This year, we’re starting to see more people adding Dolby Atmos into the home. This audio format can deliver the most immersive home theater sound to date, but you will need specific equipment. Planning out a room with that sort of system takes time, effort, and money.
When it came time to transform his unfinished basement into a room with Dolby Atmos and a big screen, Scott spent a good portion of his time planning.
“Planning and budgeting were the most time consuming and challenging parts,” he says of the project. “I started out with some specific goals in mind for the theater, and I also listened to podcasts for ideas, specifically AV Rant. Rob and Tom [the hosts] were very helpful during my planning phase.”
The first thing to plan out was the room’s soundproofing. Because the rest of the house has an open concept, Scott wanted to make sure that the sound coming from this 11-by-25-by-8-foot space didn’t leak into other areas. “We wanted the new room to be somewhere to watch movies and have friends over without disturbing the rest of the house,” Scott says. “Because of this, soundproofing was a top priority.”
To achieve the insulation he wanted, Scott consulted the Soundproofing Company. They recommended Green Glue between two layers of 5/8 drywall, a clips-and-channel system for the ceiling, backer boxes around each can light, a dead vent with a separate blower so the HVAC is not connected to the house duct work, and an entry hallway to the room to better isolate it from the house.
Even though Scott says he spent about three-quarters of his total budget on room construction and soundproofing, he considers it to be money well spent. “The net result: We can push performance of the system to near-reference levels and the main floor does not hear a thing,” he says.
Of course, there were other essentials, including cabinetry and a refrigerator for the family’s party needs. Scott put together a massive spreadsheet to keep track of both materials and labor. This included tasks he wanted to do on his own (carpet, paint, wiring) and what he would farm out to his contractor brother-in-law. It also helped him budget out the final cost, as well as figure out what needed to be trimmed back.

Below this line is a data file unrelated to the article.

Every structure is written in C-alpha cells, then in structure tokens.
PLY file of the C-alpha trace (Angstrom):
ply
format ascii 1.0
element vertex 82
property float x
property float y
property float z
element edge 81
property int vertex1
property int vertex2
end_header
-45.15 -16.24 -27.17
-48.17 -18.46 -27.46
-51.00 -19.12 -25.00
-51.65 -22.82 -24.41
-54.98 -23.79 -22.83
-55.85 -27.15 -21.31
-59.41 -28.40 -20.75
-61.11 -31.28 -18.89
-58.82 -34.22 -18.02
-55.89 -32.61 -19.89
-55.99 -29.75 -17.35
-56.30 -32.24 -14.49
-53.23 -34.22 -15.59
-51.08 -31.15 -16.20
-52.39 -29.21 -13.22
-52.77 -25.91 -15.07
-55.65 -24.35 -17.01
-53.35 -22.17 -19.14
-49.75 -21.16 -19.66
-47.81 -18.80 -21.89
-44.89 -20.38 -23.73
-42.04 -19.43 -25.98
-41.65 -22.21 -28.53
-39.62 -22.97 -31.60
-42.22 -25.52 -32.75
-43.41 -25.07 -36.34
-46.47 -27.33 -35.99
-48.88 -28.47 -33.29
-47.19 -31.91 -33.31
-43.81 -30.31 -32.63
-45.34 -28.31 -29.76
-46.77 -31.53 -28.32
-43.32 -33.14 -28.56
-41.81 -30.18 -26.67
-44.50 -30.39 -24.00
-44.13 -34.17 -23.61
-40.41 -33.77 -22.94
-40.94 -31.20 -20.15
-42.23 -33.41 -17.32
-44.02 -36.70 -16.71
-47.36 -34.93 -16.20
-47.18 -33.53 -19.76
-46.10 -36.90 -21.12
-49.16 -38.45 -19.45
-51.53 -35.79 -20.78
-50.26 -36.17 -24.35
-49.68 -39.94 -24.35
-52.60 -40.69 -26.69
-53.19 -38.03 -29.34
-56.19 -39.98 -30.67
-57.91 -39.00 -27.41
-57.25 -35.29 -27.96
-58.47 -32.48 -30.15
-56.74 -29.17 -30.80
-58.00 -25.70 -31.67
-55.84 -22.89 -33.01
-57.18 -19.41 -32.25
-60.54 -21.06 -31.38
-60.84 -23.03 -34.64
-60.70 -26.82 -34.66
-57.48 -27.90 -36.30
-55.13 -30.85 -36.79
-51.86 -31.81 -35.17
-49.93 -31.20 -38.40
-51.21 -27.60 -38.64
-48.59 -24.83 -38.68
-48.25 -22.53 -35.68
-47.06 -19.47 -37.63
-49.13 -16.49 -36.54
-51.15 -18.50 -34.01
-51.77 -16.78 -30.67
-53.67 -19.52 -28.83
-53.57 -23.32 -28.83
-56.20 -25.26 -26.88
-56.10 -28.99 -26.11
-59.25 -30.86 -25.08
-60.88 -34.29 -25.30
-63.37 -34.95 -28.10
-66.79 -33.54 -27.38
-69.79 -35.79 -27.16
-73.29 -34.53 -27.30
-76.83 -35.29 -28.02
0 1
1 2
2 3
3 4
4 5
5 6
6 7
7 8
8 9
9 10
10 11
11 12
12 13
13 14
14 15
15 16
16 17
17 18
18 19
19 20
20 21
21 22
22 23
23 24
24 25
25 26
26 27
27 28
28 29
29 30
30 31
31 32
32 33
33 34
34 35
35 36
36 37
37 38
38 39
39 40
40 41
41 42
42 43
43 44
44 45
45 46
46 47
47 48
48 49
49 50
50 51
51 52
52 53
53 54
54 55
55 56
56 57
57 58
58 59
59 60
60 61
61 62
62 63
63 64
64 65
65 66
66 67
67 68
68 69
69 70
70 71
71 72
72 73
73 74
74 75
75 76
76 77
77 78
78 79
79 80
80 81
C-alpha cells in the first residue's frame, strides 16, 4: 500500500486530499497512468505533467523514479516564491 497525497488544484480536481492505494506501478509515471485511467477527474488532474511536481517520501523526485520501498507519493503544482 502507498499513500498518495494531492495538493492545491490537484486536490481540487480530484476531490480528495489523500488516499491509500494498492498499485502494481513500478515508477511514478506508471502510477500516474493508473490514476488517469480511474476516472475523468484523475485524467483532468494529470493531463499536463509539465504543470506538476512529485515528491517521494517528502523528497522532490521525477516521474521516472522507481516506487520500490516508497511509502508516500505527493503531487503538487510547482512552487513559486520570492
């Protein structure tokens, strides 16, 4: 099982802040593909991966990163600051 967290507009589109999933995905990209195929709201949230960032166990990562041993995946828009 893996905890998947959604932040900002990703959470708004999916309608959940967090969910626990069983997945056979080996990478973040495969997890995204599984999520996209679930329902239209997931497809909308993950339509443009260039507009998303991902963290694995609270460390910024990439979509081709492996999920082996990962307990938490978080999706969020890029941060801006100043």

Next, he had to choose the equipment. With a little patience and a lot of web surfing, Scott managed to snag all of his purchases as factory refurbished, an open box return, or through outlet stores. He did splurge on the screen, but guesses that his research saved him about 25 percent on equipment costs.
It’s not the cheap stuff, either. The room has an Epson projector, a 100-inch Elite screen, and a Yamaha Aventage receiver. There’s also a 9.2 speaker system, which includes two Yamaha in-ceiling speakers to handle the height effects of Dolby Atmos. The rest of the speaker setup is made by SVS, which Scott found through the AV Rant podcast.
“I see speakers as a long term investment,” Scott says. “The technology of speakers does not change as rapidly as video or electronics. I know a good investment in speakers will last a long time.”
In addition to being a good investment, the SVS speakers pack the punch Scott was looking for—and having two subwoofers certainly helps to make that happen.
“Most of the people who I have demoed the room for have never heard a real subwoofer,” he says. “The visceral impact of the dual subs placed in diagonally opposing corners provides even bass response across the room. The subs provide that sense of impact even when we are playing the system well below reference volume. I think that is the most impressive part of the system.”
Scott says that when it comes time to replace his 1080p projector, he’s hoping to go 4K, if the price is right. “But I should not need to upgrade my speakers or receiver for a very long time, if ever,” he says.
And that’s fine, since there are other tweaks in the works. The room currently has three zones of lighting, but Scott plans to upgrade the switches to the Lutron Caséta system sometime in the next year. He’s also working on a two-channel listening system in the home office—using SVS speakers, of course!
For now, between Scott’s two Pixar-loving kids and a wife who enjoys hosting award-show parties, there’s no doubt the now-finished basement will get plenty of action for years to come. Scott is also pleased with the system, but not just because of the stellar performance.
“For me, it’s a mix of my love of movies combined with the satisfaction of DIY projects,” he says about the room. “The fact that this project is enjoyed by my immediate and extended family is really gratifying.”
- Amazon Fire TV
- Apple TV
- Elite 100-inch Fixed Frame Screen (white 1.1 gain)
- Epson Home Cinema 3500 2D/3D 1080p Projector
- Logitech Harmony Ultimate Home
- Nintendo Wii U
- Samsung Blu-ray Player
- SVS PB-2000 500-watt Ported Subwoofer
- SVS PC-2000 500-watt Cylinder Subwoofer
- SVS Prime Bookshelf Speakers (7)
- Yamaha NS-IC800 In-ceiling Speakers (2)
- Yamaha RX-A2050 9.2-channel Aventage Network A/V Receiver
Looking to create an impressive home theater system? Receive tips and advice on how to turn any room into a sensational home theater in our new eBook, The Complete Guide to Home Theaters.
Clint DeBoer says
I’ve heard the AV Rant guys give out excellent and helpful information for years, and it’s an incredible resource that more people (and probably manufacturers) need to be aware of.
Fred R says
The AV Rant Podcast will enable you to maximize your performance without any unnecessary expenditure. Snake oil salespersons beware! Oh and they are very entertaining too.